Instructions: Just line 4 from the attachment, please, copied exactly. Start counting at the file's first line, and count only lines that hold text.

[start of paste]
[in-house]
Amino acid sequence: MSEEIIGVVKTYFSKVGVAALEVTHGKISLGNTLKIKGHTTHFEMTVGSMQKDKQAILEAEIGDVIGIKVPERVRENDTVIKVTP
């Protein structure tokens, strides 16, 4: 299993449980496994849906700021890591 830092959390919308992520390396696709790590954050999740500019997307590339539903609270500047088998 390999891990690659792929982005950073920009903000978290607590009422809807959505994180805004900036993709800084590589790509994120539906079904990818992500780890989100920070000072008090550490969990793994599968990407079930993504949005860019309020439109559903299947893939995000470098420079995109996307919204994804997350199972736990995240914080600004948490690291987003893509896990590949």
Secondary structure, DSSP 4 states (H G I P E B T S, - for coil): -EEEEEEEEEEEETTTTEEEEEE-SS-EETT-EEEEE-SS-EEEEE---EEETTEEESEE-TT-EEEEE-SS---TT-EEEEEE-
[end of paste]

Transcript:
Secondary structure, DSSP 4 states (H G I P E B T S, - for coil): -EEEEEEEEEEEETTTTEEEEEE-SS-EETT-EEEEE-SS-EEEEE---EEETTEEESEE-TT-EEEEE-SS---TT-EEEEEE-